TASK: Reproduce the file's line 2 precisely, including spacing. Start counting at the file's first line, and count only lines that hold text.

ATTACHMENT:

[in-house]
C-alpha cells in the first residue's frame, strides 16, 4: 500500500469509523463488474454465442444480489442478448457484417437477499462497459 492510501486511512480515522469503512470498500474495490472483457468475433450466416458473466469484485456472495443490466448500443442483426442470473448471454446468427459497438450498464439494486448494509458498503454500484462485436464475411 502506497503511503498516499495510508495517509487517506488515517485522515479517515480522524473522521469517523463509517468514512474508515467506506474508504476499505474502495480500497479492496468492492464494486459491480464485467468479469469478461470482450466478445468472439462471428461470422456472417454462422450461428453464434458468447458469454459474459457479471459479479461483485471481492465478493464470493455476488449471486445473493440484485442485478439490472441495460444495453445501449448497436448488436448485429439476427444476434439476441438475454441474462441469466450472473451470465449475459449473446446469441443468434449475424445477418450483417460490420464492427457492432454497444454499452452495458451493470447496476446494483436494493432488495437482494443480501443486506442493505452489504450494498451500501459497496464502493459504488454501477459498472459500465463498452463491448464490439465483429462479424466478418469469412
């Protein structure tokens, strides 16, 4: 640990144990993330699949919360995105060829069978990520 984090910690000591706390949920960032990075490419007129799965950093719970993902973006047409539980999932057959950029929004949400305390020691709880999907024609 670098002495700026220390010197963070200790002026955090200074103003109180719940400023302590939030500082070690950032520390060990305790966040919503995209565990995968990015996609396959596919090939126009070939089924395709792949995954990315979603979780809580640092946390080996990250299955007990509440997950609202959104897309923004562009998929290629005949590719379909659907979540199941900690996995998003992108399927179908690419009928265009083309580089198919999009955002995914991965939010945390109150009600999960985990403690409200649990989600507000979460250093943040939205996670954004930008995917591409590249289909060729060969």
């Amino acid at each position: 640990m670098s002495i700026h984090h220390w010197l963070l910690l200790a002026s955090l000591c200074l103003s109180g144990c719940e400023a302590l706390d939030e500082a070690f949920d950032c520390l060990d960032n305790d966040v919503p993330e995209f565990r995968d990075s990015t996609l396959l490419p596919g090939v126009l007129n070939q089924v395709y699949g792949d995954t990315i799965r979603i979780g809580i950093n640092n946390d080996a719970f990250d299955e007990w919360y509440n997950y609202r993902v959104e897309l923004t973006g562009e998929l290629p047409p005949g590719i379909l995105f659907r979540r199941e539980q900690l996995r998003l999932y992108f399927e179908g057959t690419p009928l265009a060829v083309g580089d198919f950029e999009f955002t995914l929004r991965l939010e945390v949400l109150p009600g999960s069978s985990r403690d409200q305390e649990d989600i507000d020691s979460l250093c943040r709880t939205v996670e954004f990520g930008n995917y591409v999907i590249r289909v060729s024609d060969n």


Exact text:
C-alpha cells in the first residue's frame, strides 16, 4: 500500500469509523463488474454465442444480489442478448457484417437477499462497459 492510501486511512480515522469503512470498500474495490472483457468475433450466416458473466469484485456472495443490466448500443442483426442470473448471454446468427459497438450498464439494486448494509458498503454500484462485436464475411 502506497503511503498516499495510508495517509487517506488515517485522515479517515480522524473522521469517523463509517468514512474508515467506506474508504476499505474502495480500497479492496468492492464494486459491480464485467468479469469478461470482450466478445468472439462471428461470422456472417454462422450461428453464434458468447458469454459474459457479471459479479461483485471481492465478493464470493455476488449471486445473493440484485442485478439490472441495460444495453445501449448497436448488436448485429439476427444476434439476441438475454441474462441469466450472473451470465449475459449473446446469441443468434449475424445477418450483417460490420464492427457492432454497444454499452452495458451493470447496476446494483436494493432488495437482494443480501443486506442493505452489504450494498451500501459497496464502493459504488454501477459498472459500465463498452463491448464490439465483429462479424466478418469469412